By Steve Shickles

Why Join A Blog Network?

By Steve Shickles

Probably one of the questions I get asked more then others is why one should join a blog network. I am sure everyone who has been involved with any blog network will have different reasons, but here are my reasons:

1) Community – In the past when I have talked to my bloggers and bloggers of other networks I have asked what they liked most about being part of a blog network and the top answer has always been the community aspects. Many networks offer a forum where bloggers can converse on blogging and many other topics. Most bloggers make lots of friends through the network and simply through the increased traffic to there blog. Thus my second reason….

2) Traffic – I have personally had several blogs over the last few years but have always let them fall apart because no one was reading my post. Unless you have a community of friends that are bloggers or own sites, it has become a chore to gets traffic to a blog. Another factor that comes into play is how do you stand out when 80,000 new blogs are being added to the web daily? When you are a blogger for a blog network you have built in traffic. Starting day one most blog network will advertise your new blog on related blogs and also let existing bloggers know and most will welcome you and start commenting right away following your first post.

3) Administrative – Most blog networks will handle all of the behind the scenes aspects of getting a blog up and running including optimization, design, SEO, purchasing and setting up URLs and hosting, finding advertisers, choosing a blog platform, handling upgrades and plugins, optimizing ads, etc. This lets the blogger simply blog. Another built in feature is support. Support can be obtained quickly through most blog network forums and most networks have several support staff on hand.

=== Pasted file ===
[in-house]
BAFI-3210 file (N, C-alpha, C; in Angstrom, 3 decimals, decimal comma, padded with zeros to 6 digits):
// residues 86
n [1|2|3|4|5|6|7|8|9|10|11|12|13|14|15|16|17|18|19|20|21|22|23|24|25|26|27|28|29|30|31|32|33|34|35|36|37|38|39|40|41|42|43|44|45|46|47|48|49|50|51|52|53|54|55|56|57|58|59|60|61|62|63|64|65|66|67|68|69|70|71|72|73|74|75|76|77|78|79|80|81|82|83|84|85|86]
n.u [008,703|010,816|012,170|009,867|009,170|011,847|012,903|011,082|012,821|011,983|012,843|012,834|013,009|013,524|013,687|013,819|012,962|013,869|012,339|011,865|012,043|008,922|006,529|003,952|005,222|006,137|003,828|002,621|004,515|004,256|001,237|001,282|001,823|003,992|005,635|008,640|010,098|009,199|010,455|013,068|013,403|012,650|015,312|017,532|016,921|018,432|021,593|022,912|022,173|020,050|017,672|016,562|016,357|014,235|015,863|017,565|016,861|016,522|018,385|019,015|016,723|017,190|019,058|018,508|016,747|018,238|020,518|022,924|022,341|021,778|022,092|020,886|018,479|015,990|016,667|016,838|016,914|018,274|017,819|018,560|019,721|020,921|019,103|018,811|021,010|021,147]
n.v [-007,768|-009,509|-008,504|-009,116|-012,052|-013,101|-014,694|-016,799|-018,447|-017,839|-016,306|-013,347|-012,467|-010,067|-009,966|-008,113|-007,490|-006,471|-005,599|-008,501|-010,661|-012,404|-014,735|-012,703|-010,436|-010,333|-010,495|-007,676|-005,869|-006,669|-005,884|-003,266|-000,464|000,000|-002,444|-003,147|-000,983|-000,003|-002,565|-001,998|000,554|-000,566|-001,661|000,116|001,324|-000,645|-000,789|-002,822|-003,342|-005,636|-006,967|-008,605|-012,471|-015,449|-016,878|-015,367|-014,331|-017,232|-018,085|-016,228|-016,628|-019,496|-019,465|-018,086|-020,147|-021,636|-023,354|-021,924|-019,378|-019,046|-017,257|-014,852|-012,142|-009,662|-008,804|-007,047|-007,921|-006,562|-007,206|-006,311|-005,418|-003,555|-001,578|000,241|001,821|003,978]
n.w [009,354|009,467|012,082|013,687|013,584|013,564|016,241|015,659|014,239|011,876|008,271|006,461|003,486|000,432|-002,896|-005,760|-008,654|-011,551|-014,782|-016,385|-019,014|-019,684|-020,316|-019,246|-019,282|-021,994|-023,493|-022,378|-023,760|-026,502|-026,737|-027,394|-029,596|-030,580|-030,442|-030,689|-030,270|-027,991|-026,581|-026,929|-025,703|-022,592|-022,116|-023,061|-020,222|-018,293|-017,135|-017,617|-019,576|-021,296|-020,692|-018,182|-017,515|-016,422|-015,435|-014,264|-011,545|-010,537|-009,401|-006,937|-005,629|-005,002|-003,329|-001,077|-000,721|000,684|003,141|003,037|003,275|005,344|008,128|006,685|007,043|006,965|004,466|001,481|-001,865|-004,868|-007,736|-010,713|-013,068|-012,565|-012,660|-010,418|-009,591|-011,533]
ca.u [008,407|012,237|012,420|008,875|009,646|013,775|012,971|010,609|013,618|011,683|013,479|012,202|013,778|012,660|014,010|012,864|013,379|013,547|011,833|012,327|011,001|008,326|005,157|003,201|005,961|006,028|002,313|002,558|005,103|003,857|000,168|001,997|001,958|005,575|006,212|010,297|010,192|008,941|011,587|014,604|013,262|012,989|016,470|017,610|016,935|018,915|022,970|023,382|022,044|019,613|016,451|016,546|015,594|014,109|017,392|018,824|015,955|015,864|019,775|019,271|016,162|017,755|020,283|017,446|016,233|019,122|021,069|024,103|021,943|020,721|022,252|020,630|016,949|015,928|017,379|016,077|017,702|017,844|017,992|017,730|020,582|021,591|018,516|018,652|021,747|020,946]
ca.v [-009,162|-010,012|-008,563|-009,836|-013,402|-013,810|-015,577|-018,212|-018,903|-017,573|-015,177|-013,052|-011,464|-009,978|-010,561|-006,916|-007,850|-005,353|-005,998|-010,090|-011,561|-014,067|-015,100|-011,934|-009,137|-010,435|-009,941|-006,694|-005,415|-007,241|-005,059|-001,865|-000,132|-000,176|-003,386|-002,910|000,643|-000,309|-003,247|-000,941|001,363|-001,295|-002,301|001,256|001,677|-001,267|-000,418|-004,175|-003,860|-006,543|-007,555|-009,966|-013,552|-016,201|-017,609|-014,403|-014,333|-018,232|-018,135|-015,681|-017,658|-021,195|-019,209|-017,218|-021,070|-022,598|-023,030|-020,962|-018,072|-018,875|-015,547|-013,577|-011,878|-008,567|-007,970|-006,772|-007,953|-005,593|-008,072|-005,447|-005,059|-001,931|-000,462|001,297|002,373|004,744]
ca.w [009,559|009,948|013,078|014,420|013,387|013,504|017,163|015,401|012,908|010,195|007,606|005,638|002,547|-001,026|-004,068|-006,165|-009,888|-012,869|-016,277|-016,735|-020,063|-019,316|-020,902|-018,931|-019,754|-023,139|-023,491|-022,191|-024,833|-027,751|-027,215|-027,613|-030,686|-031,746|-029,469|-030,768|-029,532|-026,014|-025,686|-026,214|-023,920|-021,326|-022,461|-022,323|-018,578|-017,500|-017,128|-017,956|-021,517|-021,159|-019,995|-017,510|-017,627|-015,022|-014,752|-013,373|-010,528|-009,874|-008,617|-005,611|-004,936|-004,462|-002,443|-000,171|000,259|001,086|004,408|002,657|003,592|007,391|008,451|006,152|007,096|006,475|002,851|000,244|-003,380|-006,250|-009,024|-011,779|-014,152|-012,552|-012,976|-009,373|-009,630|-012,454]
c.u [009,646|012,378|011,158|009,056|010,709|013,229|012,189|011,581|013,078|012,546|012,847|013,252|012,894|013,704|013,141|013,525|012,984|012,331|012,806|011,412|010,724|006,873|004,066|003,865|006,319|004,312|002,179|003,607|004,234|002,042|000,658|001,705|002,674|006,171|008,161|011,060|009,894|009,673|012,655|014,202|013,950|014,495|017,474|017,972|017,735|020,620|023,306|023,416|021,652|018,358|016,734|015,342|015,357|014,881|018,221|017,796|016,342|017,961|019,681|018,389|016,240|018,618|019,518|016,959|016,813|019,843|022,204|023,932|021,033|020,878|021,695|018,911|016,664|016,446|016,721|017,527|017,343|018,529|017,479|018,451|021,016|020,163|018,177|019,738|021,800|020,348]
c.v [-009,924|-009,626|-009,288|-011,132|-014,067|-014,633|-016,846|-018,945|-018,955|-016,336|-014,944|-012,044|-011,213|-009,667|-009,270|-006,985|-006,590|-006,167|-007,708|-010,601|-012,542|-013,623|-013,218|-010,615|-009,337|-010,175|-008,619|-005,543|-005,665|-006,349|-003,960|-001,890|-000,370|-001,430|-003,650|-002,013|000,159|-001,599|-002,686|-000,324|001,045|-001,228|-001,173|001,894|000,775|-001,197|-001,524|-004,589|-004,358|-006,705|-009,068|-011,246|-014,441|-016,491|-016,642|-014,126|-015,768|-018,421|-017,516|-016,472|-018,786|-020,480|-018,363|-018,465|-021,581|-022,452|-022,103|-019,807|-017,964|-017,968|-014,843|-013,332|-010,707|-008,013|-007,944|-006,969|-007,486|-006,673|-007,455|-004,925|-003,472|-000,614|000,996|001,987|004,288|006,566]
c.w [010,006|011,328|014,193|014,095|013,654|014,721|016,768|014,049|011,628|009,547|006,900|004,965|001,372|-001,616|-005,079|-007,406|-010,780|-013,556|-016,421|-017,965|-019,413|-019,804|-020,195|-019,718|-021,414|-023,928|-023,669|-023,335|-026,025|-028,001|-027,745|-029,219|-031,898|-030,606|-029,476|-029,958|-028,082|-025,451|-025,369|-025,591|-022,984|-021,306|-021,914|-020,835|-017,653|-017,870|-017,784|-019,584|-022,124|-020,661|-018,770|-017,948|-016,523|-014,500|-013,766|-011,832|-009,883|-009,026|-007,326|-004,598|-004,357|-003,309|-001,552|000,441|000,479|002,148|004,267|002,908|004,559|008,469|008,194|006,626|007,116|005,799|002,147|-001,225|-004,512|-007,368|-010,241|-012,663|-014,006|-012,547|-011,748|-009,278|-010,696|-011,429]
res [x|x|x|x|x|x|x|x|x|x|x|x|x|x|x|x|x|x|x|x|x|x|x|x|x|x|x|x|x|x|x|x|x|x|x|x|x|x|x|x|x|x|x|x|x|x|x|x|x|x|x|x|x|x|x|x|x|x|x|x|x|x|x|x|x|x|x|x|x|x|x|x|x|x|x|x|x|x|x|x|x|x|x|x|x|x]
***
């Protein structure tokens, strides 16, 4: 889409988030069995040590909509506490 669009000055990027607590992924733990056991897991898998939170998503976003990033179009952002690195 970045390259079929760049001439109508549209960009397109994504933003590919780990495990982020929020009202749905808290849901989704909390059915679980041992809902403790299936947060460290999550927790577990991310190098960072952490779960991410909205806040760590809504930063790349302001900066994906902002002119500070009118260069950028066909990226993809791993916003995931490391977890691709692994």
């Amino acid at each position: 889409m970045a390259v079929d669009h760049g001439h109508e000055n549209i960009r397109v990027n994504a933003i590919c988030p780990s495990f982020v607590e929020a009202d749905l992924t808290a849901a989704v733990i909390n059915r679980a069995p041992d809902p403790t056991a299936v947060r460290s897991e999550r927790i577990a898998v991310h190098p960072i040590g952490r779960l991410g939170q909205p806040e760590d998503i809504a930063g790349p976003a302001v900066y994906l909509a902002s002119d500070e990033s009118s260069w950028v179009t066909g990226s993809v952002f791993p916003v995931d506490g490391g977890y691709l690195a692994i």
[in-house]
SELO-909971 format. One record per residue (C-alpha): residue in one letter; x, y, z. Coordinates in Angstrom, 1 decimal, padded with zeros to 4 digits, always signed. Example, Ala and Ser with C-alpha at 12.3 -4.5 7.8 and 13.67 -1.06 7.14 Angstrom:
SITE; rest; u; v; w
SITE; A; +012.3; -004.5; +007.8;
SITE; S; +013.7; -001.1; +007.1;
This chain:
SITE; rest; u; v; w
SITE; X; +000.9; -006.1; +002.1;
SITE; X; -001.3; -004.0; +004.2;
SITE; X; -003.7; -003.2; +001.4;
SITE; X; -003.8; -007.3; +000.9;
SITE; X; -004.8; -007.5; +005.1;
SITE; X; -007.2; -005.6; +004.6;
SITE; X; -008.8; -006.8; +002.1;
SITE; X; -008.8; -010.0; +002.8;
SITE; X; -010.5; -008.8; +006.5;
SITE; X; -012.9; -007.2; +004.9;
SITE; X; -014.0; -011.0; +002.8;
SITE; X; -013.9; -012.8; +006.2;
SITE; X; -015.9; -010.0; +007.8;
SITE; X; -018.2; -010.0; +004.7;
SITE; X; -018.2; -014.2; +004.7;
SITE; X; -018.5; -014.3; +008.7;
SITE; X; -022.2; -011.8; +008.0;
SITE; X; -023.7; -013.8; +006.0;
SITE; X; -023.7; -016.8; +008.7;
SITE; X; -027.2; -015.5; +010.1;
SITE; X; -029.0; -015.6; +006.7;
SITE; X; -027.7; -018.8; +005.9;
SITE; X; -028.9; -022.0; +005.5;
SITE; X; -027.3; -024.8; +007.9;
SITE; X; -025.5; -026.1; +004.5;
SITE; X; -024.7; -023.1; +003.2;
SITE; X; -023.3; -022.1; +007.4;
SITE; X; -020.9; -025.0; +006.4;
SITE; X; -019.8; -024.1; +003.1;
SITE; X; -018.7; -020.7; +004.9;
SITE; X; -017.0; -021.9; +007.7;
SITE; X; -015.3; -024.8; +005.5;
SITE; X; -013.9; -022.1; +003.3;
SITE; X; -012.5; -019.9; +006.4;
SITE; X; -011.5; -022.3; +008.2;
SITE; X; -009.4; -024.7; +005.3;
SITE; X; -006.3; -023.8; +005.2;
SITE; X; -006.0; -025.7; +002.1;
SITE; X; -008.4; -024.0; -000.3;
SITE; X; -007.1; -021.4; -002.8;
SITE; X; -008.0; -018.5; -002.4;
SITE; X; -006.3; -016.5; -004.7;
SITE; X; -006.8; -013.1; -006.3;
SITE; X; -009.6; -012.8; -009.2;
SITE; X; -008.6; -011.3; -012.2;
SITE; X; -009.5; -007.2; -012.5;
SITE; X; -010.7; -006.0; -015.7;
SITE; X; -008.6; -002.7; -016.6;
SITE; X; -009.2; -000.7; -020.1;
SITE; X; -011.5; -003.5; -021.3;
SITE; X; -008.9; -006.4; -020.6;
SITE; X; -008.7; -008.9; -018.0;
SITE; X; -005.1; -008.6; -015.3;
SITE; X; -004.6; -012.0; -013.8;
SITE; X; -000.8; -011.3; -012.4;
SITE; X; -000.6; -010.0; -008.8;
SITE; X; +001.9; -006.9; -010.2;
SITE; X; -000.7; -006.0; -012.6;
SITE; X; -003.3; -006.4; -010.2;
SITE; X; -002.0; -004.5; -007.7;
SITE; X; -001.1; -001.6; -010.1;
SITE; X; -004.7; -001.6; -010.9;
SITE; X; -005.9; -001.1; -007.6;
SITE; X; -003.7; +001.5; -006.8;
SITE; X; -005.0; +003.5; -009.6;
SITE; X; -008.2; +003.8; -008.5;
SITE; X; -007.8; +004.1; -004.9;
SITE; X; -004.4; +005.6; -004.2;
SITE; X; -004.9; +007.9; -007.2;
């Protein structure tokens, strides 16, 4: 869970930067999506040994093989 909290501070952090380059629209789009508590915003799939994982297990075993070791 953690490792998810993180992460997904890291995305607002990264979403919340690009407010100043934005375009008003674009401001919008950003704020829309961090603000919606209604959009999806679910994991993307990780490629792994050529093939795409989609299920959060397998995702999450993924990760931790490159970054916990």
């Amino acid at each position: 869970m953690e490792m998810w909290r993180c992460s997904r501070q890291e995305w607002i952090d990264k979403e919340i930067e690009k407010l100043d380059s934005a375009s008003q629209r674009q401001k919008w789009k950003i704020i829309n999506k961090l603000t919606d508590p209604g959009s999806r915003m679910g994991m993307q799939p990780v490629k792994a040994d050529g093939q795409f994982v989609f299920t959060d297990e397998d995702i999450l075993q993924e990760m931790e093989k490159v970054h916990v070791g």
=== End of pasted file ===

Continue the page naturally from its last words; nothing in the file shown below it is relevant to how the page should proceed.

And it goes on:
4) Revenue – This in some ways ties in with traffic. Most people know that you need some traffic to make some money. Since blog networks will increase your traffic, revenue should follow. Another feature of a network is they have connections with larger ad networks. There are other options beside Google Adsense when it comes to making money with your blog. Take Tribal Fusion for example; you must have 2,000 unique visitors to your site a day before they will even consider looking at your site. One thing a blog network can typically do is combine several sites together into a channel and sale the channel as a whole, allowing larger ad buys.

5) SEO – I really think that this one speaks for itself. When you have a network of X amount of sites linked together spreading the “link love” your sites get indexed quicker and start climbing the PR ladder. One thing I have seen first hand is new sites start with a PR of 0 and jump to a PR of 5 in a little as three months. So SEO seems to be another nice feature of blogs networks.

There are several other reasons why blog networks seem to make sense, but these reasons I have listed are among the top reason swhy one should think strongly about joining a blog network.

  • Anonymous

    That sounds great, where do I find a blog network? Is blogger a blog network? You don’t say what exactly one is!!

  • A blog network is a group of blogs typically linked together. There are several blog networks that are looking for bloggers. I would start looking at

  • Another thing to consider is joining a blogging community or forums. I think most blog networks have standards for letting people into them (b5media, 451press, etc) so I don’t know if it is something everyone can take advantage of. Perhaps you could elaborate on that.

    I created a Blog Forum last month where bloggers could come together and be part of a community that is dedicated to helping each other. A big reason I did this was because of the sense of community I felt being a member here at SitePoint.

  • michael

    There are blog communities and blog communities. Some get you more links in exchange for your visiting other blogs. I’ve tried that and get more click but the average length of stay from that traffics is barely over the minimum required to register the visit with the system. Traffic, yes. Good traffic? Probably not.

    Yes, forums on the sites can be helpful but probably not as helpful as SitePoint, or Beyond that, if you just want to feel part of something, then go ahead, just don’t expect meaningful links coming back to you.

Get the latest in Front-end, once a week, for free.